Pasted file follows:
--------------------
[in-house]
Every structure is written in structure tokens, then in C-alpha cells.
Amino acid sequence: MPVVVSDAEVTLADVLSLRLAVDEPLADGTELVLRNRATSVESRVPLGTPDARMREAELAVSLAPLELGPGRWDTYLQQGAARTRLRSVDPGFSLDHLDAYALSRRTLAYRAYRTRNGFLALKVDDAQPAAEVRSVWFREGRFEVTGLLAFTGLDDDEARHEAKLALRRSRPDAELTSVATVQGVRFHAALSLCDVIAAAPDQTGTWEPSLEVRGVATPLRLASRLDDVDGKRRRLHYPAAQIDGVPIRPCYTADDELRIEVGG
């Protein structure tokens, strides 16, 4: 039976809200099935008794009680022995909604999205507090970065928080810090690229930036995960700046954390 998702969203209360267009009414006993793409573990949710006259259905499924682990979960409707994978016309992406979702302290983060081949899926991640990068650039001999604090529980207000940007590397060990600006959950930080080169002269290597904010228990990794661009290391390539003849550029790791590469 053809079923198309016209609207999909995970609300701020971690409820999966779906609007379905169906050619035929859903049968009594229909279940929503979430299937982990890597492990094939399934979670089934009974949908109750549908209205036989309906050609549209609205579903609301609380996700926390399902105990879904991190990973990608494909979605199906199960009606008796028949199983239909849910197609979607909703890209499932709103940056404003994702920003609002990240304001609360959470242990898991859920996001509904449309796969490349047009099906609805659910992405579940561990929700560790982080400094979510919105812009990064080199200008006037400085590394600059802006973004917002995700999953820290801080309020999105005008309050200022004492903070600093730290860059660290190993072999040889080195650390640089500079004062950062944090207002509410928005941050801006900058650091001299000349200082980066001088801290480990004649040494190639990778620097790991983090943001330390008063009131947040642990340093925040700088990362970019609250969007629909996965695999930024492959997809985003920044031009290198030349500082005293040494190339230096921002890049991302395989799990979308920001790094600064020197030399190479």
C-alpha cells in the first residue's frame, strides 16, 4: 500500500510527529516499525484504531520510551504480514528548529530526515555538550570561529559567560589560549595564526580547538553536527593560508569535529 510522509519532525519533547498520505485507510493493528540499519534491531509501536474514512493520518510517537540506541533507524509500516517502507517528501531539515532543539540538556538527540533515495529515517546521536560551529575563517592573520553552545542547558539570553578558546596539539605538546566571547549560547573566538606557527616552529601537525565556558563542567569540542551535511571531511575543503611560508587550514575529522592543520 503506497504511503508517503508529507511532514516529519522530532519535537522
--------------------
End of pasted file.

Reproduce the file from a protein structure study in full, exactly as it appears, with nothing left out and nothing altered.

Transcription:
[in-house]
Every structure is written in structure tokens, then in C-alpha cells.
Amino acid sequence: MPVVVSDAEVTLADVLSLRLAVDEPLADGTELVLRNRATSVESRVPLGTPDARMREAELAVSLAPLELGPGRWDTYLQQGAARTRLRSVDPGFSLDHLDAYALSRRTLAYRAYRTRNGFLALKVDDAQPAAEVRSVWFREGRFEVTGLLAFTGLDDDEARHEAKLALRRSRPDAELTSVATVQGVRFHAALSLCDVIAAAPDQTGTWEPSLEVRGVATPLRLASRLDDVDGKRRRLHYPAAQIDGVPIRPCYTADDELRIEVGG
């Protein structure tokens, strides 16, 4: 039976809200099935008794009680022995909604999205507090970065928080810090690229930036995960700046954390 998702969203209360267009009414006993793409573990949710006259259905499924682990979960409707994978016309992406979702302290983060081949899926991640990068650039001999604090529980207000940007590397060990600006959950930080080169002269290597904010228990990794661009290391390539003849550029790791590469 053809079923198309016209609207999909995970609300701020971690409820999966779906609007379905169906050619035929859903049968009594229909279940929503979430299937982990890597492990094939399934979670089934009974949908109750549908209205036989309906050609549209609205579903609301609380996700926390399902105990879904991190990973990608494909979605199906199960009606008796028949199983239909849910197609979607909703890209499932709103940056404003994702920003609002990240304001609360959470242990898991859920996001509904449309796969490349047009099906609805659910992405579940561990929700560790982080400094979510919105812009990064080199200008006037400085590394600059802006973004917002995700999953820290801080309020999105005008309050200022004492903070600093730290860059660290190993072999040889080195650390640089500079004062950062944090207002509410928005941050801006900058650091001299000349200082980066001088801290480990004649040494190639990778620097790991983090943001330390008063009131947040642990340093925040700088990362970019609250969007629909996965695999930024492959997809985003920044031009290198030349500082005293040494190339230096921002890049991302395989799990979308920001790094600064020197030399190479």
C-alpha cells in the first residue's frame, strides 16, 4: 500500500510527529516499525484504531520510551504480514528548529530526515555538550570561529559567560589560549595564526580547538553536527593560508569535529 510522509519532525519533547498520505485507510493493528540499519534491531509501536474514512493520518510517537540506541533507524509500516517502507517528501531539515532543539540538556538527540533515495529515517546521536560551529575563517592573520553552545542547558539570553578558546596539539605538546566571547549560547573566538606557527616552529601537525565556558563542567569540542551535511571531511575543503611560508587550514575529522592543520 503506497504511503508517503508529507511532514516529519522530532519535537522